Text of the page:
We begin to see that the family ostensibly diverges from what we’d consider to be ‘typical behavior’ as the camera penetrates more and more intimately into the Burnham’s underlying affairs. The degree of unsettling intimacy Mendes instills in the film mimics Freud’s statement that “we know now that we are not supposed to be looking on at the products of a madman’s imagination, behind which we, with the superiority of rational minds, are able to detect the sober truth, and yet this knowledge does not lessen the the impression of uncanniness in the least degree.”(424) The tension that exists between the Burnhams’ desire for and dismal failure in the face of normalcy suggests that these socially constructed notions of normalcy are skewed. We as viewers are thus led into a hazy state of ambiguity as the multi-dimensional layers of the cinematic ecosphere unfurl. Their’s is a life enshrouded by the pitter-patter of routine, imbibing social contexts, and materialistic fetishization—and we can all recognize our very own torments espoused by the identity/society duality.
Lester Burnham is a sterilized, lifeless 42 year old whose identity is associated with his daily routines, neighborhood and street, and a complacency with the void of respect and power allotted to him by his wife and daughter. Since this lopsided hierarchy of power has existed for so long, Lester naturally experiences notions of Freud’s “castration complex”. In a dinner table scene I later touch on, Lester recognizes this fear which has been instilled through his wife’s commandeering of familial shot-calling, seeming “to prefer that [he] go through life like a fucking prisoner while she keeps my dick in a mason jar under the sink.” He has thus been incarcerated in a sedated hibernation throughout the course of his domestic life, and is suddenly enlivened to reclaim his power. Once Burnham starts to awaken and rebel against his comatose complacency—a life enshrouded by habits, social conformity, and lack of emotional connectivity, he makes a rebellious attempt to turn his mundane world upside down.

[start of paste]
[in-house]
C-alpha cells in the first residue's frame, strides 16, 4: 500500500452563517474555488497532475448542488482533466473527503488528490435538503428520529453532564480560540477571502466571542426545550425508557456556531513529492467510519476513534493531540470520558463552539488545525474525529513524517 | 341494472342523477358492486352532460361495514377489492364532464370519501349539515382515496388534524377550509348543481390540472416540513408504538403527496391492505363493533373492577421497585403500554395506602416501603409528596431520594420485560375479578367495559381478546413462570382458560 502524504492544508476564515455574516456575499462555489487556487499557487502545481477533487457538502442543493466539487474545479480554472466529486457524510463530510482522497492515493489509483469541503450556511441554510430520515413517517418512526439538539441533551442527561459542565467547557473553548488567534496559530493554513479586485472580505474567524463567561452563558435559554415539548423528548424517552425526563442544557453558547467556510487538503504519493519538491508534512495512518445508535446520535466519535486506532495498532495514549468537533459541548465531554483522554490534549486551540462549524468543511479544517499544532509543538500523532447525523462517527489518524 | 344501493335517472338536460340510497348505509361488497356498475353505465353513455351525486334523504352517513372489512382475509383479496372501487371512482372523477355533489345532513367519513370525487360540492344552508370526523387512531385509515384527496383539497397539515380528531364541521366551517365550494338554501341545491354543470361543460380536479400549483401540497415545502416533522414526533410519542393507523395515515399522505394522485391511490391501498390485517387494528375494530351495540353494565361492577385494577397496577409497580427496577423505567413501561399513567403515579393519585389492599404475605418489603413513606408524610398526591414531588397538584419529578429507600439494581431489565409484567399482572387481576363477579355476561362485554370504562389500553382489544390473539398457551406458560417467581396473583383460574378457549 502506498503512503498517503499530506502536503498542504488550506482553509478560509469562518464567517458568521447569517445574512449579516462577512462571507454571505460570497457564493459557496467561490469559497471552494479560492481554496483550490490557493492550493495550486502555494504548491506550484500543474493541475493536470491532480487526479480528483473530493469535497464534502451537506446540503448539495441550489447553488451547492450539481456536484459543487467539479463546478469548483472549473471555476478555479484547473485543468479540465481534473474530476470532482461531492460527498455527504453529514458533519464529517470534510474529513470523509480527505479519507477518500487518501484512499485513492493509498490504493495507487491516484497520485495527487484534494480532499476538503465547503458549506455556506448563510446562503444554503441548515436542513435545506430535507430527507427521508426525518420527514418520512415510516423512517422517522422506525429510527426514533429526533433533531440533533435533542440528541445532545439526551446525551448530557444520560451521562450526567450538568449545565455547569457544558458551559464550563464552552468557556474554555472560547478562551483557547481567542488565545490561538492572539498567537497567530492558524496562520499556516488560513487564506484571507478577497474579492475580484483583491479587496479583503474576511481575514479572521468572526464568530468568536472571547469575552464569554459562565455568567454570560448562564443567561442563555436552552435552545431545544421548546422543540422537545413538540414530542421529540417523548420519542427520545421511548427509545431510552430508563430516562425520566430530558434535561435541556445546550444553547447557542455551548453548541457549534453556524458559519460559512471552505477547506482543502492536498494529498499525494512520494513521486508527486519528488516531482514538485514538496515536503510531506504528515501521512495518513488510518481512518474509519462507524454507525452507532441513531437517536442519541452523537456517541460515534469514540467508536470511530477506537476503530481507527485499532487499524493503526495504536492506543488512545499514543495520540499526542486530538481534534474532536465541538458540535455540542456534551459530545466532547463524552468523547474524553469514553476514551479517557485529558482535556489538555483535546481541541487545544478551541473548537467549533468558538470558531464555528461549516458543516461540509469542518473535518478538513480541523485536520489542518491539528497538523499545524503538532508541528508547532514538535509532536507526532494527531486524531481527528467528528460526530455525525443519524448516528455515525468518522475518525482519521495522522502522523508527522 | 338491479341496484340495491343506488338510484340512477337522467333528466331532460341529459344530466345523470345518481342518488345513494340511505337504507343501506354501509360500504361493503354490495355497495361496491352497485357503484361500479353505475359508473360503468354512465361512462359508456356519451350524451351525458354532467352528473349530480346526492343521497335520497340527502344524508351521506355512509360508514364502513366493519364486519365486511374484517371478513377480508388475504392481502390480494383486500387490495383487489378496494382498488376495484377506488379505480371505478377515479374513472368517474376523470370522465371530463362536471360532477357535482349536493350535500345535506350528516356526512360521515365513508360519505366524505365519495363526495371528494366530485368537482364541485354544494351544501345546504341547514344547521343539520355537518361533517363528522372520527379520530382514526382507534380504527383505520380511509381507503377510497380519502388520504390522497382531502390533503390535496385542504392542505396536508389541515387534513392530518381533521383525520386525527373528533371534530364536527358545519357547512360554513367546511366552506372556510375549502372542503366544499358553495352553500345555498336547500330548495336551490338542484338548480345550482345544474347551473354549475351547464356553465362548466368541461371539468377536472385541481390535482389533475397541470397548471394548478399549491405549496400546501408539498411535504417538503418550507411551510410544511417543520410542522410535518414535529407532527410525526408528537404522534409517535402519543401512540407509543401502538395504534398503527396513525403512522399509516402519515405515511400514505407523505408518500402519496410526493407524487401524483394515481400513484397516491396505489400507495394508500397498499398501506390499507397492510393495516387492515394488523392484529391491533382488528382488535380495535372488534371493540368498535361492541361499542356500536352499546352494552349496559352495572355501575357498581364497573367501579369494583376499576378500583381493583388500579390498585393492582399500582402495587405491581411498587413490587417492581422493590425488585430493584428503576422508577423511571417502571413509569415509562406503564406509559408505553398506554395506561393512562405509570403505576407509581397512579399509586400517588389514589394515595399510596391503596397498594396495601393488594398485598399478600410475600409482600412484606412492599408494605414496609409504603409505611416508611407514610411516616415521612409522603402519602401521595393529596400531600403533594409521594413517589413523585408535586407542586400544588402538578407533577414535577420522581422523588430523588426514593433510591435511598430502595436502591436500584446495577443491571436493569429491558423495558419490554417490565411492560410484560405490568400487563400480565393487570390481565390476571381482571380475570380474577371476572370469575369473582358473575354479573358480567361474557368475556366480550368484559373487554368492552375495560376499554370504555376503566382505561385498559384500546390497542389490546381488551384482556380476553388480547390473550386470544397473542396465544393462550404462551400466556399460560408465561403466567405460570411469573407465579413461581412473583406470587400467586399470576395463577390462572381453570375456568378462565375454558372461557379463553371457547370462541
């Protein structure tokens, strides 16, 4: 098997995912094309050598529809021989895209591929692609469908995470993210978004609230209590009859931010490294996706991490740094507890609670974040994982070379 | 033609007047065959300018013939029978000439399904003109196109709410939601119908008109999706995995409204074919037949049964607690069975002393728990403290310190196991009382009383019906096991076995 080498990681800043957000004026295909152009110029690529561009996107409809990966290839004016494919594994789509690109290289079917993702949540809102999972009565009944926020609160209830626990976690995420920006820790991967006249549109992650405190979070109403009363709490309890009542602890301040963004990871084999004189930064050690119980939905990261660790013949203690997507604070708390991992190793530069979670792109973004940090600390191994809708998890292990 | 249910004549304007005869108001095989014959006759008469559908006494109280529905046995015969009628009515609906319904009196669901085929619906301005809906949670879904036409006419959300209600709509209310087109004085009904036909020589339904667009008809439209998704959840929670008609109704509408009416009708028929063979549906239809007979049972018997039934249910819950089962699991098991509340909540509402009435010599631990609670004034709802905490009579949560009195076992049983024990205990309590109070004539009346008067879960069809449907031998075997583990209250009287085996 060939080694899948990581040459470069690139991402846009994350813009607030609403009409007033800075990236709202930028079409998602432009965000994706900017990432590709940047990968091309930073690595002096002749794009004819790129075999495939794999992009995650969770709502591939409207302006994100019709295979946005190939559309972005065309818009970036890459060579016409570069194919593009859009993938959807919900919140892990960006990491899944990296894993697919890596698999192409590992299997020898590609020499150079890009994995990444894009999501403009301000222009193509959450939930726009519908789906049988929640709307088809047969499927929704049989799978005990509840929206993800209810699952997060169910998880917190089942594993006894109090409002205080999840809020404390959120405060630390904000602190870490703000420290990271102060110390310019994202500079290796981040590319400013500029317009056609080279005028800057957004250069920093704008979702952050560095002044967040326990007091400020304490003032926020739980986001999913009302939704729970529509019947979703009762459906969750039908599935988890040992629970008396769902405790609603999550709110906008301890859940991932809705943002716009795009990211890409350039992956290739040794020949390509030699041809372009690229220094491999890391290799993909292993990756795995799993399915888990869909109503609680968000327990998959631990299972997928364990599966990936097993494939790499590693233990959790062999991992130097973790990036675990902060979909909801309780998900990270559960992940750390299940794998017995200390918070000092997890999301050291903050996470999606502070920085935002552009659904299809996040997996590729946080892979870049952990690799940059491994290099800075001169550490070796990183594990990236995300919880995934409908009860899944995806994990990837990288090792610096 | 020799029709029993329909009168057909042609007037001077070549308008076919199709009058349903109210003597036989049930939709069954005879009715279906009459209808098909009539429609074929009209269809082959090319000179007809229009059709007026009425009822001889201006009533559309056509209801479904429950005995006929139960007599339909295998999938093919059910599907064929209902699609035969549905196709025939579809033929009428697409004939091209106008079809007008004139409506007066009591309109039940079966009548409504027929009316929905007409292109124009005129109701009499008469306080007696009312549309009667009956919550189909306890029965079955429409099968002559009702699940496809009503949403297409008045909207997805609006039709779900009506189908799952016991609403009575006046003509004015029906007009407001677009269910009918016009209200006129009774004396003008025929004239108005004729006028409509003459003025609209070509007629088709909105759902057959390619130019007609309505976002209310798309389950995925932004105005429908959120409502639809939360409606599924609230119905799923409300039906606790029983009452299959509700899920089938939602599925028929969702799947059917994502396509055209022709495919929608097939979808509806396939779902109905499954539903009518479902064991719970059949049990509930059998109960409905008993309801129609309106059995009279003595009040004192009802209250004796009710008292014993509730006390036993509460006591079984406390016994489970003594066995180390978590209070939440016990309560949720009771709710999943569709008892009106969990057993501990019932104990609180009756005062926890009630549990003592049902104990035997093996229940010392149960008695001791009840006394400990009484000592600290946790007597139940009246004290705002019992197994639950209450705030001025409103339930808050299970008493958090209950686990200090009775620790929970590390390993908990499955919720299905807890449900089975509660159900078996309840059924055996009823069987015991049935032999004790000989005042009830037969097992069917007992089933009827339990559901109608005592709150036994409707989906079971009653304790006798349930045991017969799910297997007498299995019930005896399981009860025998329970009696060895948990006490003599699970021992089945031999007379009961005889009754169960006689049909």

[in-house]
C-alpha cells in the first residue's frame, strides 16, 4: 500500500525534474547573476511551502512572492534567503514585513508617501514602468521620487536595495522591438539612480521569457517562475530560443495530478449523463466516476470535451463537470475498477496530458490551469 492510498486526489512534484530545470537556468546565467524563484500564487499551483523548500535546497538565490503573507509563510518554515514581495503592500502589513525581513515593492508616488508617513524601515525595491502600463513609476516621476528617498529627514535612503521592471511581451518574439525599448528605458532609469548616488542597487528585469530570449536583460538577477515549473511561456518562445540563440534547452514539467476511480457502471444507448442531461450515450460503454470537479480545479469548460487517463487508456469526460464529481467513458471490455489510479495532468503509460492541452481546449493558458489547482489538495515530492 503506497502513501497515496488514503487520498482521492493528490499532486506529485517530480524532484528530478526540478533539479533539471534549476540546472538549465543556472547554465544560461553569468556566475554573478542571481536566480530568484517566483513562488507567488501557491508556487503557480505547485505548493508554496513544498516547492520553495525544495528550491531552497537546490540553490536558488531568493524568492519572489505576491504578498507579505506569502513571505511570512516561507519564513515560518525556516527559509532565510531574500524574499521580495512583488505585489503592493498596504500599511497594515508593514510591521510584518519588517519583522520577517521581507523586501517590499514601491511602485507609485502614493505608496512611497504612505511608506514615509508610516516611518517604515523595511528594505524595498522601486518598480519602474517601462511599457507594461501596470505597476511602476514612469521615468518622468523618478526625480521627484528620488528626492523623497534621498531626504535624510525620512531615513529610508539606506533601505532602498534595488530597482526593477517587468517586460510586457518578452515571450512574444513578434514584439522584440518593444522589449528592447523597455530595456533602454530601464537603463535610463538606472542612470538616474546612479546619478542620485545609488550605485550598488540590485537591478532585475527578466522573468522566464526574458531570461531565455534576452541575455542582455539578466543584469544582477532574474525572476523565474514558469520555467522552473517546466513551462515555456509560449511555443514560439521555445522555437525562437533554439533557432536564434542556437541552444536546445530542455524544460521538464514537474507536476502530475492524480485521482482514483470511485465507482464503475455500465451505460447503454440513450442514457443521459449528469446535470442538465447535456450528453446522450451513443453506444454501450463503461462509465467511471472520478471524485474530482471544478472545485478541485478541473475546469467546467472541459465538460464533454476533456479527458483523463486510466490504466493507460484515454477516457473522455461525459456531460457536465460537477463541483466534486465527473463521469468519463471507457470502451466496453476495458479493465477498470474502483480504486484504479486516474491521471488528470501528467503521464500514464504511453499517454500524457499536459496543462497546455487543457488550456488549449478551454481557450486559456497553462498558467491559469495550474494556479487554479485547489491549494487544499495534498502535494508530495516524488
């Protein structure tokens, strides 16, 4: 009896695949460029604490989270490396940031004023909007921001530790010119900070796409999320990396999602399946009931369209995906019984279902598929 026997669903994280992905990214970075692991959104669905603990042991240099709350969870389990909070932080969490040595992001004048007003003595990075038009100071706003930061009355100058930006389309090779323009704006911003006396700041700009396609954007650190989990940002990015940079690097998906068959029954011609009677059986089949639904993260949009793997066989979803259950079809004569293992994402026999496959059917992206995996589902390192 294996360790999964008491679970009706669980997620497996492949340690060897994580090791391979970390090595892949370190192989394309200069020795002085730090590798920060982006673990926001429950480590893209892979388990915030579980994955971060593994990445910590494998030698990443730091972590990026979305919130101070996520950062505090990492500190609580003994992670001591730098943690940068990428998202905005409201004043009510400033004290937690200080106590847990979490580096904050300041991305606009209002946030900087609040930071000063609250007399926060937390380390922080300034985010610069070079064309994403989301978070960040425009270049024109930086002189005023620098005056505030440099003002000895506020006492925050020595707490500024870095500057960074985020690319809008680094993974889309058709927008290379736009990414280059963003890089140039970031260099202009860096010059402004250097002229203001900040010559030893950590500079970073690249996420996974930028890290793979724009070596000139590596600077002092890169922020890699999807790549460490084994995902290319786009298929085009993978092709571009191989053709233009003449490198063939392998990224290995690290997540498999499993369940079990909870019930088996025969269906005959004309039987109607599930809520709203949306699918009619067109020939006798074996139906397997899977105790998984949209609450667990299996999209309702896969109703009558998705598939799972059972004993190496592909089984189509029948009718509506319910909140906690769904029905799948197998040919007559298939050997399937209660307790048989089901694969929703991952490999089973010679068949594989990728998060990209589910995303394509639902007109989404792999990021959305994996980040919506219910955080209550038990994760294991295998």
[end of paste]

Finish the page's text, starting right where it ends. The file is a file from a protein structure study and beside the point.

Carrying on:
Freud refers to the provocation of the uncanny inherent in the concept of the double, and “the constant recurrence of similar situations.”(425) Since the family is tangibly dissolving seeing the cohort together is a rarity, and the recurrence of another dinner table scene for the Burnham family’s is used to ostensibly show dramatic change in family dynamics.The earlier dinner table scene depicts a meticulously engineered formal dinner landscape, so perfect it’s as if we were peering into a picturesque dollhouse. The long shot depicts the visually symmetric scenery with the candles, linens and silverware and a bundle of Carolyn’s perfectly harvested roses. All three family members are perched on the long table to enhance the symmetrical aesthetics. It’s made apparent that there are already seedlings of boredom and disdain planted within the Burnham family due to the constrictive expectations and codes of normalcy dictated by suburban society and Carolyn’s ferociously conformist adherence to the social playbook. The distance between the Burnham trio is perceptibly striking even from a far. As the camera slowly moves closer, the mirage begins to dissolve while the circuitous sense of animosity between the family members is magnified. The camera imposes a tight frame on the scene to suggest how suffocating and unnatural these marginalizing social contexts are. Lester attempts to make small talk at the dinner table, but is continuously degraded and overpowered not only by his wife but by his daughter. The scene ends with Carolyn’s authoritative declaration of power and Lester fleeing the scene to grab some ice cream.